We use cookies to provide some features and experiences in QOSHE

More information  .  Close
Aa Aa Aa
- A +

4 immigrant CEOs on their biggest challenges as entrepreneurs

1 2 0
09.09.2019

In 2017, President Trump issued an executive order that barred immigration from seven countries. Last year, the government denied more than 37,000 visa applications in keeping with the parameters of the ban—many multiples higher than the rejections before the ban went into effect in 2017, which totaled less than 1,000. As promised, President Trump has also cracked down on H-1B visas—a temporary visa awarded to highly skilled foreign workers—on the whole, denying one in four requests last year and nearly a third of petitions in the first quarter of 2019.

This is in spite of the fact that the foreign-born population in the U.S. is 44 million strong. Immigrants bolster the tech industry, serve restaurant patrons, and keep American homes in order. Many are responsible for companies big and small: Nearly 30% of new companies in 2016 were started by immigrants, while more than half of companies worth upward of $1 billion are reportedly founded by immigrants.

The process of immigrating to the U.S. is a lengthy, convoluted one. Unlike other countries, the U.S. doesn’t have a startup visa—President Trump put the brakes on a program introduced by President Obama—which means an aspiring immigrant entrepreneur who lacks a green card may have to jump through hoops to start a company (if they can get a visa at all). Against the backdrop of anti-immigration sentiment and policies, the hurdles facing immigrants of all stripes, especially would-be entrepreneurs, are only growing. Four immigrant CEOs shared the challenges they’ve faced—and continue to face—as they build their companies and navigate through the immigration system.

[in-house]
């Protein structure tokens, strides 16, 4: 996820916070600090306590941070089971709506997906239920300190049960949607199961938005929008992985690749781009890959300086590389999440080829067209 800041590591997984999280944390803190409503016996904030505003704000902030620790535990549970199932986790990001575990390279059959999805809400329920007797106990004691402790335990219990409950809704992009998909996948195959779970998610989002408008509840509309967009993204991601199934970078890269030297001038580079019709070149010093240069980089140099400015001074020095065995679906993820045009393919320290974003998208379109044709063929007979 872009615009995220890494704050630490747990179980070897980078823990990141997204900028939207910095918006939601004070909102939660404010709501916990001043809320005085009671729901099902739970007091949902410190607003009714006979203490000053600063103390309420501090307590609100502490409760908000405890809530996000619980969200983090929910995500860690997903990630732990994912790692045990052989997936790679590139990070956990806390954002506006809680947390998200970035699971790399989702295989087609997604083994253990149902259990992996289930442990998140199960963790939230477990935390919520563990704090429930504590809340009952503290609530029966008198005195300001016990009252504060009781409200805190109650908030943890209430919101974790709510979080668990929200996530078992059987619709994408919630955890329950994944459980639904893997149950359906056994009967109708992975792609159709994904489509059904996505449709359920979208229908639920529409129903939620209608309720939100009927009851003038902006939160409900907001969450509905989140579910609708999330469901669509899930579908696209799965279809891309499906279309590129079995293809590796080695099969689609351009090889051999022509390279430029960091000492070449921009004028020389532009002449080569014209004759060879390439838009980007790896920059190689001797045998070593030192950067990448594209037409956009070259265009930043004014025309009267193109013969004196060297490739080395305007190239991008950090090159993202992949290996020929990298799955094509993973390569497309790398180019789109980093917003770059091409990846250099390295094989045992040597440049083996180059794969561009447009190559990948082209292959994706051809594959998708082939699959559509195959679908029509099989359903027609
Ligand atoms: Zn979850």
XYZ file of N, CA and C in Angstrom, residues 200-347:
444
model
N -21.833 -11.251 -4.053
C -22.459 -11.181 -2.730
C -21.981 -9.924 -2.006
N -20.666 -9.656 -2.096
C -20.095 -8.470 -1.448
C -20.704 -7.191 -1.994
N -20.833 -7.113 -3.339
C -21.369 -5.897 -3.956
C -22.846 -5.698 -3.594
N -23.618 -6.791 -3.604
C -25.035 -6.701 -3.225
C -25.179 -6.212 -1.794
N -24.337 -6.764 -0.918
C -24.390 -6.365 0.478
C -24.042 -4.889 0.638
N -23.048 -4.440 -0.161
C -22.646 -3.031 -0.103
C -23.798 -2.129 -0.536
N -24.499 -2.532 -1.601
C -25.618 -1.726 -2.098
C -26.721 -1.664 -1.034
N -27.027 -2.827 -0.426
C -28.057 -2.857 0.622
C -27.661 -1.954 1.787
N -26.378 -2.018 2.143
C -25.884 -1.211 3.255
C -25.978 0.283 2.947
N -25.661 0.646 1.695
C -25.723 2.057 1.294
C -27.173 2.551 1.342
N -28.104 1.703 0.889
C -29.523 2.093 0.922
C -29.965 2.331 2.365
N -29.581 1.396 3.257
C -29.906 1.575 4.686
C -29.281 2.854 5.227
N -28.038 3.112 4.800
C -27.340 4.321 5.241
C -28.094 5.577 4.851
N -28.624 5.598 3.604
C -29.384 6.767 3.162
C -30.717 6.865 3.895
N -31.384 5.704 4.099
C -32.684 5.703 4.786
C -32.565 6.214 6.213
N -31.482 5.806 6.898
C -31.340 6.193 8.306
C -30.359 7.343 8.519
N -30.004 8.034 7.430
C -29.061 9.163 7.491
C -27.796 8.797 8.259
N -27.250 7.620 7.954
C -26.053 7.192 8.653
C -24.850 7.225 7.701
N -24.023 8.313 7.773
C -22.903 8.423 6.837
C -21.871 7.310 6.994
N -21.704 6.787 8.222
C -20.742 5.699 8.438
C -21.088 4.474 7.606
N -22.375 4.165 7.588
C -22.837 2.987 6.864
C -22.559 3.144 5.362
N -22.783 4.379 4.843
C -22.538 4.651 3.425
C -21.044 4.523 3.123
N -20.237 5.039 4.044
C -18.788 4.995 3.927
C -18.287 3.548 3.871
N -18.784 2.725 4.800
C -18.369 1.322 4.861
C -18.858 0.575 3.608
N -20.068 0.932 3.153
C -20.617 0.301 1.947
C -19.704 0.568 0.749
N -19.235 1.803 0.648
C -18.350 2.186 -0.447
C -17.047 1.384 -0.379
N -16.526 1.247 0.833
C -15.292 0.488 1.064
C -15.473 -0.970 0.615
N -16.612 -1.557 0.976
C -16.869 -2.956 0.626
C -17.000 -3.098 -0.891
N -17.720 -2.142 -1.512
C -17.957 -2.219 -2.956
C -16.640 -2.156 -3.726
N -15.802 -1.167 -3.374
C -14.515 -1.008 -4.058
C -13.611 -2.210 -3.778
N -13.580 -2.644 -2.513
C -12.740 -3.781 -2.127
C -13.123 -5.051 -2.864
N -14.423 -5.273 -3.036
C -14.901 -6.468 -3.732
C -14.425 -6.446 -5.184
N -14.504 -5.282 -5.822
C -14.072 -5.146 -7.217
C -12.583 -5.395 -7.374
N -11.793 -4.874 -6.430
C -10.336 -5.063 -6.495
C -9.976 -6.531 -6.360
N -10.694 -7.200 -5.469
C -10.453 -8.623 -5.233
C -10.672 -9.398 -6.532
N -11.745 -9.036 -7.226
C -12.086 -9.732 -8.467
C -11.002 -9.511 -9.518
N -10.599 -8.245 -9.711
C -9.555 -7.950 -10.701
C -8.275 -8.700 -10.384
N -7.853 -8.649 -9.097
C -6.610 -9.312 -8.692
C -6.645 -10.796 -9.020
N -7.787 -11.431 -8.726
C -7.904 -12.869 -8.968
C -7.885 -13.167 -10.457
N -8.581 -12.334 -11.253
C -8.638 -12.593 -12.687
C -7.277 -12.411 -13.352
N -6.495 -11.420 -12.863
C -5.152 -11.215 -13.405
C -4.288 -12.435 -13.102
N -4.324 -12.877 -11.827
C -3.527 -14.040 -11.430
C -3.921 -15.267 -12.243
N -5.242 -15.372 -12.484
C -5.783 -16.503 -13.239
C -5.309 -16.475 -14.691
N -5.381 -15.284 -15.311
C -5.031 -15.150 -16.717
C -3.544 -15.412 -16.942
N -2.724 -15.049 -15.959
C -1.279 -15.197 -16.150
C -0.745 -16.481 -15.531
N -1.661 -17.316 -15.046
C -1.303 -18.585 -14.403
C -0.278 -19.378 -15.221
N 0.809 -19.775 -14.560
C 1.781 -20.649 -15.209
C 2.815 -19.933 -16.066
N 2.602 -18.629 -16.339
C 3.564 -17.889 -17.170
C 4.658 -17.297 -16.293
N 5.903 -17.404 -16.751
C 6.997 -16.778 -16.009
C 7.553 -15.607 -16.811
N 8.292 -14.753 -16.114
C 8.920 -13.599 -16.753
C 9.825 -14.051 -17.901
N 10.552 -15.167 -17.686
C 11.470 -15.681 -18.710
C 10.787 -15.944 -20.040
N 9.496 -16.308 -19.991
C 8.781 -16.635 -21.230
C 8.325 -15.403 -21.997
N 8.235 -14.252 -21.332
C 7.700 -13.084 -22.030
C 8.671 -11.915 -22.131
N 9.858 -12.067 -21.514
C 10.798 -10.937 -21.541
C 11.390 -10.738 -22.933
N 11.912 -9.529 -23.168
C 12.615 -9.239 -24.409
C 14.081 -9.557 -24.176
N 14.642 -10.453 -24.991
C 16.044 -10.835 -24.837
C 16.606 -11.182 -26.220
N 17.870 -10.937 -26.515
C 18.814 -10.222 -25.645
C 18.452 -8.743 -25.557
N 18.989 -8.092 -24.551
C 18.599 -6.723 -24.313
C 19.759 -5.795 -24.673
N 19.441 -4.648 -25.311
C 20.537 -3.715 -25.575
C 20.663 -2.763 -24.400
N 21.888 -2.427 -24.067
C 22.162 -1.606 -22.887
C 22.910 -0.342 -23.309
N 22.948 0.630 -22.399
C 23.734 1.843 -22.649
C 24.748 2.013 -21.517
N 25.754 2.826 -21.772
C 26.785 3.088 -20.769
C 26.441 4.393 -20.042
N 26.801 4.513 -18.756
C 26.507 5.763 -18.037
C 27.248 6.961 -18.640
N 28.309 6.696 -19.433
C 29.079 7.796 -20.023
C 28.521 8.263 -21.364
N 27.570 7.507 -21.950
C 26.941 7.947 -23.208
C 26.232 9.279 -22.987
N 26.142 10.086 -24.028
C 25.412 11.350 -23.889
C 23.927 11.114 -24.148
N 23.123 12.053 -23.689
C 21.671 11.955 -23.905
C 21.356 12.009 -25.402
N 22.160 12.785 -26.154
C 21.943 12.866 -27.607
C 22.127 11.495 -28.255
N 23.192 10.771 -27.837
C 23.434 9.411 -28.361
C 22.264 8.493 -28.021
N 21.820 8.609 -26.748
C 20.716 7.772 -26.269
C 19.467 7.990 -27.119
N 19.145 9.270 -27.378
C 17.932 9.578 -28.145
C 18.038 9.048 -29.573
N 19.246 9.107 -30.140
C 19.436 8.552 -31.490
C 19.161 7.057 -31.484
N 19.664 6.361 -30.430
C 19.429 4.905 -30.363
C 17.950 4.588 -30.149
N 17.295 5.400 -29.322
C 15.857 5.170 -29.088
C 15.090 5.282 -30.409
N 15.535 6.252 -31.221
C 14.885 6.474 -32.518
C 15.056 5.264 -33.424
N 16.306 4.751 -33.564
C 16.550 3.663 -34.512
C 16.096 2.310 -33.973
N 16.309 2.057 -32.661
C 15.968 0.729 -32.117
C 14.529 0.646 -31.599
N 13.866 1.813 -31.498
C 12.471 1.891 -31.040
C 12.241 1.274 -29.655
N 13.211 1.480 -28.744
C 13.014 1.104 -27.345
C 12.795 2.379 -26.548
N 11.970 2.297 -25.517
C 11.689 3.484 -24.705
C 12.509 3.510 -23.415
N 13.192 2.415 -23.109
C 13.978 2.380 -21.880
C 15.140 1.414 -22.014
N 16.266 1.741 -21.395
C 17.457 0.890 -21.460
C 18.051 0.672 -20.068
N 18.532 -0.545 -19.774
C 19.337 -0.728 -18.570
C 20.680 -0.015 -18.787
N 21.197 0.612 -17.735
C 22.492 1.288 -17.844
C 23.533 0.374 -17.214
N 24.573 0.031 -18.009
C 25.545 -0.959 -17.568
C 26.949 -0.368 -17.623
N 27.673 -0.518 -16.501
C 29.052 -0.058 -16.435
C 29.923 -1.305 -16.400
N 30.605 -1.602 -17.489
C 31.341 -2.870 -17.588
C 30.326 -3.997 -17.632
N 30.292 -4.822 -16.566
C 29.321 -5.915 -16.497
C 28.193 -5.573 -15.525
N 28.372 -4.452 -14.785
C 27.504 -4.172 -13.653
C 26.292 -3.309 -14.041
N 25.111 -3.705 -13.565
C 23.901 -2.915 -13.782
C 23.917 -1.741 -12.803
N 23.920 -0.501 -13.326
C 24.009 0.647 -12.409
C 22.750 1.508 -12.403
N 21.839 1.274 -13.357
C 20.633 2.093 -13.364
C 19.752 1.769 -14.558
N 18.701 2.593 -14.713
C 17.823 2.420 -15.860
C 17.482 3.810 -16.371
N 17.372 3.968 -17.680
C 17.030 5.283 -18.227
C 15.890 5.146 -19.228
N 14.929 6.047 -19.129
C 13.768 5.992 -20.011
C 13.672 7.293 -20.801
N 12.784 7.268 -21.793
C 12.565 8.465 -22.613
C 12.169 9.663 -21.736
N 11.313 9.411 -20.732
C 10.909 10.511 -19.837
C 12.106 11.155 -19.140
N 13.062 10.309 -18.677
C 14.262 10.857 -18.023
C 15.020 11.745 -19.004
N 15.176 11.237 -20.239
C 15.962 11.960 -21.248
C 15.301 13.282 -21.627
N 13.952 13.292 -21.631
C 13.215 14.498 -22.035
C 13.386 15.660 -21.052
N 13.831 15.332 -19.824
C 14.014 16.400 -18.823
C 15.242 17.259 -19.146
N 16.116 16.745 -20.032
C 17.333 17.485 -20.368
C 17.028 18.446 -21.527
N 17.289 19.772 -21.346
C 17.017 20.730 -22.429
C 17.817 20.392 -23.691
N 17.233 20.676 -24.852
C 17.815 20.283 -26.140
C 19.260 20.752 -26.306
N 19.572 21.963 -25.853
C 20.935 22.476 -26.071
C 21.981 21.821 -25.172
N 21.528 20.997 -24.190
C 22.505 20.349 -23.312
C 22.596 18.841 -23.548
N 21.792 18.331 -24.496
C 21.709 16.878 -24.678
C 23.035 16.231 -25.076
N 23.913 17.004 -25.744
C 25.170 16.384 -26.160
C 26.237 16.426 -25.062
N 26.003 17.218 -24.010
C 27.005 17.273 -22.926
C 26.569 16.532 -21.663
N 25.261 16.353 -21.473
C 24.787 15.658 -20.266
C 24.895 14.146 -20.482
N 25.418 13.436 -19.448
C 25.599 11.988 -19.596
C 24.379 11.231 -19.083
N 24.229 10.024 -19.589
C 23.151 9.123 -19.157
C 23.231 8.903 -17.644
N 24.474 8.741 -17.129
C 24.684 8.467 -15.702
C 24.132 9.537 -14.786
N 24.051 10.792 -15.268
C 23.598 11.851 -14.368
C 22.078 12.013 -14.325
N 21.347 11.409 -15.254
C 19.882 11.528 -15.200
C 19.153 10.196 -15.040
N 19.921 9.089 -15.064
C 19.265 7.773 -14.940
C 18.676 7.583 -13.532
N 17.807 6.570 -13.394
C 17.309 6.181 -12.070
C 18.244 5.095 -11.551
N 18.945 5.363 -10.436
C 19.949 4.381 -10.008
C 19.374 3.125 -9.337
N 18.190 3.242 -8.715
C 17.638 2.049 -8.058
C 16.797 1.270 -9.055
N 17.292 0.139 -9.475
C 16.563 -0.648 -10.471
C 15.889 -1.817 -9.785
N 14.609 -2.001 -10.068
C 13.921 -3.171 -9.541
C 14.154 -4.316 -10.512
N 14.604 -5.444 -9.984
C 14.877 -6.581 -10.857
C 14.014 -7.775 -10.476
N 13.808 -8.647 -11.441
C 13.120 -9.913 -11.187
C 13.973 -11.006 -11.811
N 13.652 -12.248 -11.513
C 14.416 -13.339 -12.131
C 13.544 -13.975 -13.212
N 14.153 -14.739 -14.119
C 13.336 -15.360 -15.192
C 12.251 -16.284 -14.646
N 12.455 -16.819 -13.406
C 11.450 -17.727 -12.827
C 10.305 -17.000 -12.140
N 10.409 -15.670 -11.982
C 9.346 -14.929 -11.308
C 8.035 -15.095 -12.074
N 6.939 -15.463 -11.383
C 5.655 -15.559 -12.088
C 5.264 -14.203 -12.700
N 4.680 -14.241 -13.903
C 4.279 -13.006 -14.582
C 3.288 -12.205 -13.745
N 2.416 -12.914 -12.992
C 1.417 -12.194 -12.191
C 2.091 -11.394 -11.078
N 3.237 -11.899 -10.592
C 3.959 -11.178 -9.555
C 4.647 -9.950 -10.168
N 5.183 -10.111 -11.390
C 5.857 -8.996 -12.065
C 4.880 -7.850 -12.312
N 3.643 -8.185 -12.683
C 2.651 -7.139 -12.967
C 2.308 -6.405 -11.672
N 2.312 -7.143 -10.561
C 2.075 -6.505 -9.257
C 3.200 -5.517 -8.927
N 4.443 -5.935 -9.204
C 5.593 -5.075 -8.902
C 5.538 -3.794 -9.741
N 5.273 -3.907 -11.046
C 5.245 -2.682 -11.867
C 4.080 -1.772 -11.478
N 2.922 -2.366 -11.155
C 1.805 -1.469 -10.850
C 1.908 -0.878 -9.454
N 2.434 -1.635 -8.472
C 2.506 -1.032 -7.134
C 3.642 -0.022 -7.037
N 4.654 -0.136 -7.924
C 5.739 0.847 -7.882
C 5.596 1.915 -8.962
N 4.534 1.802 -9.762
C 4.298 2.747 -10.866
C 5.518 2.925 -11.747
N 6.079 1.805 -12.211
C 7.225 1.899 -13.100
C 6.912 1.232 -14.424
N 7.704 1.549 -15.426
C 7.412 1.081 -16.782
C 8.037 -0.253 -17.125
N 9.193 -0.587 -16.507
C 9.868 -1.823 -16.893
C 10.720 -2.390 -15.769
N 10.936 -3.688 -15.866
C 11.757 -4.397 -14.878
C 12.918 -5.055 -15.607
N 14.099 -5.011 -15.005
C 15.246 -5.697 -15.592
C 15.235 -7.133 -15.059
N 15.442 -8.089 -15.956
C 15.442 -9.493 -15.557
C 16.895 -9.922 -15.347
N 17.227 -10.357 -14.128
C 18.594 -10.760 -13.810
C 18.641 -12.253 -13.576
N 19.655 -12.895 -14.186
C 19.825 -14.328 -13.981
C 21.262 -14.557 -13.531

Viridiana Carrizales, the CEO of education nonprofit ImmSchools, came to the U.S. when she was 11 but remained undocumented through college. Her immigration status only changed when she got married seven years ago, and then in 2016, she finally became a U.S. citizen.

For a few years after college—until she got married and could change her immigration status—Carrizales had a degree but was unable to use it. During that time, it didn’t even occur to her that she could be her own employer. (Her cofounder, for example, was undocumented when they started ImmSchools.) “As a young, undocumented, educated person, I wish I knew the opportunities for me to start my own business,” she says. “It was never something that I even contemplated or knew about. Because at that point, I hadn’t really met other people who had started their own businesses; I thought you needed to be a U.S. citizen. I also come from a low-income family, and I just didn’t have the financial means and never really saw myself as [an entrepreneur].”

After marriage,........

© Fast Company